(Natural News) It’s best to grow root crops in early spring, but did you know that fall is also a suitable growing season? In fact, gardeners who didn’t have access to modern food preservation methods often planted crops during fall so they had enough to fill their root cellars once it was time to harvest. If you want to grow root crops in your backyard this fall, start planting crops like purple daikon or watermelon radish.
Basic gardening tips
Different root vegetables are considered “cool weather” crops, meaning they thrive when daytime temperatures are in the seventies but struggle to survive in hot weather.
But if you missed your chance to plant root crops as early in spring as possible, you can start the seeds while it’s still summer. If you don’t, your seeds might not mature before freezing weather ends the growing season.
To determine when to start your seeds, find out how long the crop takes to grow and where you live. First, work backward from the average date of the first frost in your area using this tool.
Then, subtract the “days to maturity” indicated on the seed packet to determine the planting date. Subtract an additional two to three weeks if cold weather comes earlier than usual. (Related: How to grow, use and store amaranth, the fiber-rich superfood.)
When planning a fall harvest for your garden, it’s best to plant fast-maturing crops.
- Don’t plant varieties that need more than 75 days to mature, like celeriac (celery root), fennel bulb, parsnips and potatoes.
- Don’t plant tropical crops that require heat and sun, like jicama, sweet potatoes and yams.
- Plant root vegetables in the Brassica family, like beets, radishes and turnips, along with carrots.
If your root crops grow slow or you get them in late, you may be stuck with “baby” roots that are sweet and succulent compared to mature crops. To keep baby roots fresh, leave them in your garden and harvest as needed throughout fall and all through winter, until the ground freezes. Cover baby roots with a layer of straw to protect them on frosty nights.
Consider the unique heirloom and modern varieties detailed below for a fruitful fall harvest.
Chioggia beets (60 days to maturity)
Chioggia beets, also called candy cane or candy-striped beets, can be cooked. However, Chioggia beets are often consumed raw or pickled.
Buy Chioggia beetroot seeds at nurseries that specialize in heirloom plants. If you can’t find seeds locally, buy them online.
Beets need rich, well-drained soil. To grow beets with healthy roots, incorporate several inches of compost or manure into the soil.
Plant the seeds directly in your garden as soon as the soil can be worked in early spring. Alternatively, you can plant beets when the weather cools in fall. Leave 12 inches of space between rows and three to four inches between each seed.
If you have time, soak the seeds for one to two hours before planting to promote germination then cover the seeds with 1/2-inch or one inch of soil.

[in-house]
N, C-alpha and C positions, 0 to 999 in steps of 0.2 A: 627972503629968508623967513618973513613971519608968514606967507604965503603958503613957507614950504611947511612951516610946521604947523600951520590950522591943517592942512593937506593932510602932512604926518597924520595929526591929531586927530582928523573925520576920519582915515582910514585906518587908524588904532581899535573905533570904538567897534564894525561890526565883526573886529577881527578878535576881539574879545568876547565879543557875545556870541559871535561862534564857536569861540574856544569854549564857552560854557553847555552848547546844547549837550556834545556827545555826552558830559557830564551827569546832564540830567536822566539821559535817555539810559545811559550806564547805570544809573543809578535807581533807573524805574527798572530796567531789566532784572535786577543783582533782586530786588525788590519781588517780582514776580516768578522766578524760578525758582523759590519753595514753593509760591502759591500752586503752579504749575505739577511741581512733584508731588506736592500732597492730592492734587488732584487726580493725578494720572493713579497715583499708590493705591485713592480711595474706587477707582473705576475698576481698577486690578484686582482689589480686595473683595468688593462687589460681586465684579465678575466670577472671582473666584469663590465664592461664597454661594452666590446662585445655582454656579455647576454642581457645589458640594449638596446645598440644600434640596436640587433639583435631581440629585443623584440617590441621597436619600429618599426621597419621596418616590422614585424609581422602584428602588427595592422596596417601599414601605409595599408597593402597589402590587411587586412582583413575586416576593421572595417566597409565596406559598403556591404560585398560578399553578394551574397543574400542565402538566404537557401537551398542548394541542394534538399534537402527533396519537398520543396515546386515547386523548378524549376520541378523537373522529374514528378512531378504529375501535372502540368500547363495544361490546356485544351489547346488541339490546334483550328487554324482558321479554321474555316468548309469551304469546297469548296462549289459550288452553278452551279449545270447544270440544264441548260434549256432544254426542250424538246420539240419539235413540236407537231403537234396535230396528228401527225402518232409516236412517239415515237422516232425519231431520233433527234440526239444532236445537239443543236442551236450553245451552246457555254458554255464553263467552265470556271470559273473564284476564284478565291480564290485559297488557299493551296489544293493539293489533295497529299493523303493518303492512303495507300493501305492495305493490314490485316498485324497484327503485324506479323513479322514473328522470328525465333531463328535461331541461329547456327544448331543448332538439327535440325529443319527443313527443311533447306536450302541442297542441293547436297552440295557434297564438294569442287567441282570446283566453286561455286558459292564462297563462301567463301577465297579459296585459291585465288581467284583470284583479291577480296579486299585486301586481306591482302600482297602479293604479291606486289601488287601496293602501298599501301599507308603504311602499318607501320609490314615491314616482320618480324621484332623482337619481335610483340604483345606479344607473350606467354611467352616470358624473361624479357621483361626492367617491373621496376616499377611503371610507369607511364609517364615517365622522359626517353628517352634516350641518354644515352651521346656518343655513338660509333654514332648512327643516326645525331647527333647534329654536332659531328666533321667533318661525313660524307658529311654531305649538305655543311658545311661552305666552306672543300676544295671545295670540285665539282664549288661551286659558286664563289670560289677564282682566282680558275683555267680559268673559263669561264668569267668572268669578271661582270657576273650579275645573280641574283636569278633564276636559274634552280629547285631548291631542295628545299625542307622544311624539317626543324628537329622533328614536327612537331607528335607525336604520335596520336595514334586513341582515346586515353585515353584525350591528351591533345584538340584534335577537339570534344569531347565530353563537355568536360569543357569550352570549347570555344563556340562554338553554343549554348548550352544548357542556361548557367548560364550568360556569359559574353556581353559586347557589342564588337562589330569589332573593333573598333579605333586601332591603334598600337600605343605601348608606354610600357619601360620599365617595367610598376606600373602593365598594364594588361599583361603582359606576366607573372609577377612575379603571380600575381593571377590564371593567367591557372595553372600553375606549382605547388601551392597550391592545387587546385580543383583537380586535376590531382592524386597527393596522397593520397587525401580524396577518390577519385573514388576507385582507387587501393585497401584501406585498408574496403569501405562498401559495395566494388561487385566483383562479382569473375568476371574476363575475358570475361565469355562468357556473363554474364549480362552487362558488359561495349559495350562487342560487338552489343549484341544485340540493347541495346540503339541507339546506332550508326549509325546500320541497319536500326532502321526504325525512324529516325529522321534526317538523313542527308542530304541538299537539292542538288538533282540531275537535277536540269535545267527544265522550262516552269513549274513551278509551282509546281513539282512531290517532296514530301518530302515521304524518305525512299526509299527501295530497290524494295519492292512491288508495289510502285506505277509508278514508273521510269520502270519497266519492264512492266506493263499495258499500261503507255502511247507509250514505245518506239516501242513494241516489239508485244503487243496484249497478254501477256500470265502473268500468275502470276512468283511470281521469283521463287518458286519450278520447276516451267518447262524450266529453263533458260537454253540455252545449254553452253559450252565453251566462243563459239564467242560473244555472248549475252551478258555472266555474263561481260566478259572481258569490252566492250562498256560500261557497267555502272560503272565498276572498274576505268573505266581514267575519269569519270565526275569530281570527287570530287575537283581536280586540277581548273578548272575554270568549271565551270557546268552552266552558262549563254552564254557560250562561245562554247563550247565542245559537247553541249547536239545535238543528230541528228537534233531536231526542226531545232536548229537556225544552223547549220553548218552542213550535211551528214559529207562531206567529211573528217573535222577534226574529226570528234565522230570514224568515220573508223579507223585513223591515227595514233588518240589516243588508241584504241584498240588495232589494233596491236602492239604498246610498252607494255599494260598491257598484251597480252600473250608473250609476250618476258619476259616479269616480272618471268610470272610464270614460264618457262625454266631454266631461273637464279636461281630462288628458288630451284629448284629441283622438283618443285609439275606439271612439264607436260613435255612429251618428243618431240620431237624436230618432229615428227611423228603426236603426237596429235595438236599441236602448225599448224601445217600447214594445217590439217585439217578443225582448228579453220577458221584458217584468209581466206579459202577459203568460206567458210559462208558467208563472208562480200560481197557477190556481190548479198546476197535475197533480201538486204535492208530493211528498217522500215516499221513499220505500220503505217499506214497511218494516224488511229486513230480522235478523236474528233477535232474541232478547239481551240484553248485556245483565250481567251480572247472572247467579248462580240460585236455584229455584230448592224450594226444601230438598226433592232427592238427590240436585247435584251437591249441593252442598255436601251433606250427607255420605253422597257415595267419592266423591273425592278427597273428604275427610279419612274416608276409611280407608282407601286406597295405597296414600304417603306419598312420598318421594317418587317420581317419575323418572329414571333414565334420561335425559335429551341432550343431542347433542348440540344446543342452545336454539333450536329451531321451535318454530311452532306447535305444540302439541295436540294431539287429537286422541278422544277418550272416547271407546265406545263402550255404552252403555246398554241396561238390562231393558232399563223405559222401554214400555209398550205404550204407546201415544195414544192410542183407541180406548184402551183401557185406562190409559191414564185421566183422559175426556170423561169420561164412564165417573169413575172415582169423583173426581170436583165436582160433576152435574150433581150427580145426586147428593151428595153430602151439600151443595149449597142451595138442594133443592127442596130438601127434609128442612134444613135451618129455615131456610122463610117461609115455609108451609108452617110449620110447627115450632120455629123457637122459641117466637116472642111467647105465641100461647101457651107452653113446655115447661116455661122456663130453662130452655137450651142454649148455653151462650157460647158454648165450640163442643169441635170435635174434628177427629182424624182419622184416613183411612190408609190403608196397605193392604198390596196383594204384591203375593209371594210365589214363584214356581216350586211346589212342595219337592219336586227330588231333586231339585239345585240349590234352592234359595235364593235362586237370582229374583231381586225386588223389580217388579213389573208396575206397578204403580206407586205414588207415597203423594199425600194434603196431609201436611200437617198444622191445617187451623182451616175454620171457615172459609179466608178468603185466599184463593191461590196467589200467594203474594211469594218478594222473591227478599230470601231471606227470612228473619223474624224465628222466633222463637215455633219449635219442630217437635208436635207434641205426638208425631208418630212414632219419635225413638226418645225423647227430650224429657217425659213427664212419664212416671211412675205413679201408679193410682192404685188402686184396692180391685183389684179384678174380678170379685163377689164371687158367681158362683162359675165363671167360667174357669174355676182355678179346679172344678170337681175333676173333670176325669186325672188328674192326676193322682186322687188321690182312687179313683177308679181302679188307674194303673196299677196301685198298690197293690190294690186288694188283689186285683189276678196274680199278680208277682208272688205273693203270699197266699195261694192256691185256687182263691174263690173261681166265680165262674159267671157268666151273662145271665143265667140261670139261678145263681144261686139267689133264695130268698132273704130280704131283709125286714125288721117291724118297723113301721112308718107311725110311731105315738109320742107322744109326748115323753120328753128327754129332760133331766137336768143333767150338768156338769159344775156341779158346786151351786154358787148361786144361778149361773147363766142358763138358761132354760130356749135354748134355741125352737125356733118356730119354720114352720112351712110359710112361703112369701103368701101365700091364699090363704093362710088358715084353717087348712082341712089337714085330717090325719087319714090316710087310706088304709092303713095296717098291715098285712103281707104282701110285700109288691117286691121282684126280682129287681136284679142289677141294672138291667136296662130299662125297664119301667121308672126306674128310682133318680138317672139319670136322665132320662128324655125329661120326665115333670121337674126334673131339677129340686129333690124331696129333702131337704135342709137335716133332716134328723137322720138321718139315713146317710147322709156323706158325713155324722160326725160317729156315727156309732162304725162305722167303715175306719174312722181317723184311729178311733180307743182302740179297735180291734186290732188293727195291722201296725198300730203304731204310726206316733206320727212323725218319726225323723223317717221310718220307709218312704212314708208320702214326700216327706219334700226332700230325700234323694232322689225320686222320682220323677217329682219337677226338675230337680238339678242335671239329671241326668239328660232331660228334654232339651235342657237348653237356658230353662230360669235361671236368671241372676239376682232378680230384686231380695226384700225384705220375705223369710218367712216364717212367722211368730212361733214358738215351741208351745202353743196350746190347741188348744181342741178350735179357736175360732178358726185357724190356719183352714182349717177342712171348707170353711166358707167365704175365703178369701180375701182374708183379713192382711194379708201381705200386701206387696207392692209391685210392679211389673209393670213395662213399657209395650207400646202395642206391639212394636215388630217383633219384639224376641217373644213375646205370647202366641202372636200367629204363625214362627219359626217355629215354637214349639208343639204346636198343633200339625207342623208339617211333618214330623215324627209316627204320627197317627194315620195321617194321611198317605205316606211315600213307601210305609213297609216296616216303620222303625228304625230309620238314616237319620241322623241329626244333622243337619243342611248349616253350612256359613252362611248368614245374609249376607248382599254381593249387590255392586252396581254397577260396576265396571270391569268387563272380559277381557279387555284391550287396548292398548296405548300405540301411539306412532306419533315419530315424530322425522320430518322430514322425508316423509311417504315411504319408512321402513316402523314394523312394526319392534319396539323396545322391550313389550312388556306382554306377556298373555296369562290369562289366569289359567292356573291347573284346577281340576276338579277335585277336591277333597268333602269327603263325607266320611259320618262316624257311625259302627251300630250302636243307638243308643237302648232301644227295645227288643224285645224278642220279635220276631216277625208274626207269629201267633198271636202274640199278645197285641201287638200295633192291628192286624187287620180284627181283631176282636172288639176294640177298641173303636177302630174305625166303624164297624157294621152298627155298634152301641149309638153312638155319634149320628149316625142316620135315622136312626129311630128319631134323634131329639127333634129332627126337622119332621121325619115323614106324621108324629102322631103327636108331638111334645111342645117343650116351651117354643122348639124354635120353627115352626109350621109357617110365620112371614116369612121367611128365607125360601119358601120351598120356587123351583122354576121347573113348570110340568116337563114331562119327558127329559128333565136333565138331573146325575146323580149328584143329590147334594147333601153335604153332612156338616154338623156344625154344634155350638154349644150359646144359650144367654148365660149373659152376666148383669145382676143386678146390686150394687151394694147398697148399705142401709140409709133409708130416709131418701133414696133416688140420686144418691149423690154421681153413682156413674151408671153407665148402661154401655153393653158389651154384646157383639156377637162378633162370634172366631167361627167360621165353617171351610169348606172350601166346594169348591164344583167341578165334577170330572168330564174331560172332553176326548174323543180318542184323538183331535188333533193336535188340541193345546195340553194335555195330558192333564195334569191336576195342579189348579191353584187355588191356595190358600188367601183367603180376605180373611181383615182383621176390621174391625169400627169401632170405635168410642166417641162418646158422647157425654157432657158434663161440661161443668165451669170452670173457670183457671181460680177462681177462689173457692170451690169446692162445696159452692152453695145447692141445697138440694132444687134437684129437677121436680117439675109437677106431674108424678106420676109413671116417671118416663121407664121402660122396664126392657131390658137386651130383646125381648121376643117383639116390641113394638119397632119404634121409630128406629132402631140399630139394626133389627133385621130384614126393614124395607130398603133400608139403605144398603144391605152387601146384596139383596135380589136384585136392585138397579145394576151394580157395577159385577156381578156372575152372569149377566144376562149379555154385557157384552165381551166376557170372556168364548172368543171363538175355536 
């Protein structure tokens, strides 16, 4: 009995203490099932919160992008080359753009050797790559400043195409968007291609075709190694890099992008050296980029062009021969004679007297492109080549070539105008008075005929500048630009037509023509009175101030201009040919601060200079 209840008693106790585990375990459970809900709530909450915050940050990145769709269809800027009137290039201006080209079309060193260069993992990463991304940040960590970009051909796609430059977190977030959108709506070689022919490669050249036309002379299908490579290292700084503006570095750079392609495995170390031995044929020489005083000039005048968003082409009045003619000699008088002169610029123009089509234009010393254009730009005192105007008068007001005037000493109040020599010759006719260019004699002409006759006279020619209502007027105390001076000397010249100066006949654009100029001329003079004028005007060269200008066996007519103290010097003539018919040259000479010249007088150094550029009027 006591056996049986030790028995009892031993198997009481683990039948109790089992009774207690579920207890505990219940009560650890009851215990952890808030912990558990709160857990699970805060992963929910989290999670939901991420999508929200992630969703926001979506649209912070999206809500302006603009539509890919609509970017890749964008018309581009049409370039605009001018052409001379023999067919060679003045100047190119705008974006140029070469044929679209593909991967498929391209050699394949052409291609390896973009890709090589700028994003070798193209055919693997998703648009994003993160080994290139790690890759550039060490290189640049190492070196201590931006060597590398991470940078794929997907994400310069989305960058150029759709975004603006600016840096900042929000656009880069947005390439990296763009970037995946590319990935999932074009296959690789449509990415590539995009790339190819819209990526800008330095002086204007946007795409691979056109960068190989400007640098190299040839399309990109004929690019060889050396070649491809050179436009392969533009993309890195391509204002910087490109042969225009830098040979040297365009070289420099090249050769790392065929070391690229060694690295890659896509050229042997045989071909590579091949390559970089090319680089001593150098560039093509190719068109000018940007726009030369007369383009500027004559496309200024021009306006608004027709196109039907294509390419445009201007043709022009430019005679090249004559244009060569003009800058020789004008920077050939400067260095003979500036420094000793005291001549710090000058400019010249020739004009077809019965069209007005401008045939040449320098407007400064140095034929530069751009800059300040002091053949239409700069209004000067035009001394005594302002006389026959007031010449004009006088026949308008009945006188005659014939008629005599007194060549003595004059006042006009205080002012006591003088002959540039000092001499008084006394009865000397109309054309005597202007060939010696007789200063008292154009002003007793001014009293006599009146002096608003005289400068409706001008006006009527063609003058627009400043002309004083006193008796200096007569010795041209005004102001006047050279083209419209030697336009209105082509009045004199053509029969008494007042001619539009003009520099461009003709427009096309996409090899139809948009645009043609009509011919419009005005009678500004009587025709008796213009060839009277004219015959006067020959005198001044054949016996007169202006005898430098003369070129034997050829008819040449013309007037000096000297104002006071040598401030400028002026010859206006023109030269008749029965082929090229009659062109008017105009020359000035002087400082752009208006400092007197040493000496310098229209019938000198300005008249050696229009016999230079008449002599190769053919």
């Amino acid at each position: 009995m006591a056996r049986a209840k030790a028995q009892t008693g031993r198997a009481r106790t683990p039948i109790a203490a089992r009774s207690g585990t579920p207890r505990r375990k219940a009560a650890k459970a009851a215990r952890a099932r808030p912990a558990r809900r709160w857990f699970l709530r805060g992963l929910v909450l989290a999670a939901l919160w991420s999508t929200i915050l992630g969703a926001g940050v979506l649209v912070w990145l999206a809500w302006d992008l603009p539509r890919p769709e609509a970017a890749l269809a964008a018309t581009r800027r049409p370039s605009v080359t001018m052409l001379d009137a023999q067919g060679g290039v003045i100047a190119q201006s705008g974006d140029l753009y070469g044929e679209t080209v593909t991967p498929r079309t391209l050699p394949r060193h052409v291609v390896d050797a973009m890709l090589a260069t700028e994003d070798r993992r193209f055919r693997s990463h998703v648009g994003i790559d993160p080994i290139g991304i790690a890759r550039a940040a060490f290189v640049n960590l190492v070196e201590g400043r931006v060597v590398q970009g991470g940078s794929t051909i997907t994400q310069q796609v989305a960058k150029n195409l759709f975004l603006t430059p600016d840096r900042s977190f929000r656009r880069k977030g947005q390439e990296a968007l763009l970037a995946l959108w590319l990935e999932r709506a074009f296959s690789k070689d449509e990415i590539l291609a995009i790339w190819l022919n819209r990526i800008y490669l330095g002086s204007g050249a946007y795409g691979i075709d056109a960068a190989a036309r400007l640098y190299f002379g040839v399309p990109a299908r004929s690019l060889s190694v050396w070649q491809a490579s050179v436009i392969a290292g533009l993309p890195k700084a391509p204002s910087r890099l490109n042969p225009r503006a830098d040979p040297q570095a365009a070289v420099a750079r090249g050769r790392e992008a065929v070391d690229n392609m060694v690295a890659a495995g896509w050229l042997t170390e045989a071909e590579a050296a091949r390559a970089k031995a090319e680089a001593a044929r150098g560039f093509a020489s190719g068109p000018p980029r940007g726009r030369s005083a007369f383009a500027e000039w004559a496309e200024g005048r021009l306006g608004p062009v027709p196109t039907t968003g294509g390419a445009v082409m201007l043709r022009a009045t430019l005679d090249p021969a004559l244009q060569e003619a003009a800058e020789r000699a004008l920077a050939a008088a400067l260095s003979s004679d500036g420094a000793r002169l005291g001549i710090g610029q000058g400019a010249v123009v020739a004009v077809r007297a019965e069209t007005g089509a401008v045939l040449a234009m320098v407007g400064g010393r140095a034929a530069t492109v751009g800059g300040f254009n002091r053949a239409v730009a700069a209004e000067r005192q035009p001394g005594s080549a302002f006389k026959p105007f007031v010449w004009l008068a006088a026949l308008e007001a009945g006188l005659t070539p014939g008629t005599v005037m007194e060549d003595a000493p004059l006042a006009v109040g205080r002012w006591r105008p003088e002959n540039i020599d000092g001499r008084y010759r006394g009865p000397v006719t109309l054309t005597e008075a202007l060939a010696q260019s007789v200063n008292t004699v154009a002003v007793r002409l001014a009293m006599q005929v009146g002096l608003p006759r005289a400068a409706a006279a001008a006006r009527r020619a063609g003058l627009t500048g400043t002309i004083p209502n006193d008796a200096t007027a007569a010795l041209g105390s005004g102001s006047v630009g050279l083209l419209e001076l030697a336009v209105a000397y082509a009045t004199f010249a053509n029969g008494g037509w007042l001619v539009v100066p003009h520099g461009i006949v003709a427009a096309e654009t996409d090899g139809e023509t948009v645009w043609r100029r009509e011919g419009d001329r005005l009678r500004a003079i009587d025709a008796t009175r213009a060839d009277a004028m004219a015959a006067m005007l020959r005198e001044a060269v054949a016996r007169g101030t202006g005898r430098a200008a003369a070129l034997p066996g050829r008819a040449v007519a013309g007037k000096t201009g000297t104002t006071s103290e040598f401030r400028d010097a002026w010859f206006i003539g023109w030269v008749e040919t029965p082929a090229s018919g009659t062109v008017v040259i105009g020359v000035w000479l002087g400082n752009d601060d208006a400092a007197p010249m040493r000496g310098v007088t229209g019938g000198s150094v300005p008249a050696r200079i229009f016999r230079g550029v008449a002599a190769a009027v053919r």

Water Chioggia beets regularly to keep the soil evenly moist. It’s important to water your crops regularly during the first six weeks, but don’t water them too much that the soil becomes soggy.
Leave two to three inches of organic mulch to moderate soil moisture and temperature and prevent weeds from growing. Pull weeds by hand as they appear. When using a hoe for weeding, be very careful to avoid damaging the growing roots.
Thin Chiogga beet plants if they become crowded. You’ll need a spacing of two to six inches for healthy root development.
Cosmic purple carrot (70 days to maturity)
Cosmic purple carrot is a newer variety of purple carrot with yellow-orange flesh. The plant matures faster than most, making it suitable for fall gardening.
Oasis turnips (50 days to maturity)
Oasis turnips are a small, sweet variety. You can eat them fresh in salads.
Purple daikon (40 days to maturity)
Purple daikon is shorter and plumper than the usual long white varieties. Additionally, heirloom purple daikons can be used for making kimchi and pickled vegetables.
Watermelon radish (60 days to maturity)
Watermelon radishes are unique because their flesh looks like a watermelon. This heirloom variety of radish tastes rather sweet.
Watermelon radishes grow best in well-drained, fertile, deep, sandy soil full of organic matter.
Before you sow watermelon radish seeds, amend the soil with two to four inches of well-composted organic matter and two to four cups of all-purpose fertilizer with 16-16-8 or 10-10-10 percent of nitrogen, phosphorus and potassium per 100 square feet, particularly if you’re growing crops in heavy soil. Work the organic matter and fertilizer into the top six inches of soil.
Sow radish seeds directly into your garden when soil temps are 40 F (4 C). However, the seeds germinate best at 55 to 75 F (12-23 C). Sow seeds in rich soil and leave six inches of space between rows, with a depth of half an inch. Tamp the soil down lightly, then water the seeds.
Water your crops regularly as the radishes grow. When the seedlings are an inch tall, thin them to two inches apart.
Visit HomeGardeningNews.com for more articles about other superfoods you can grow in your backyard.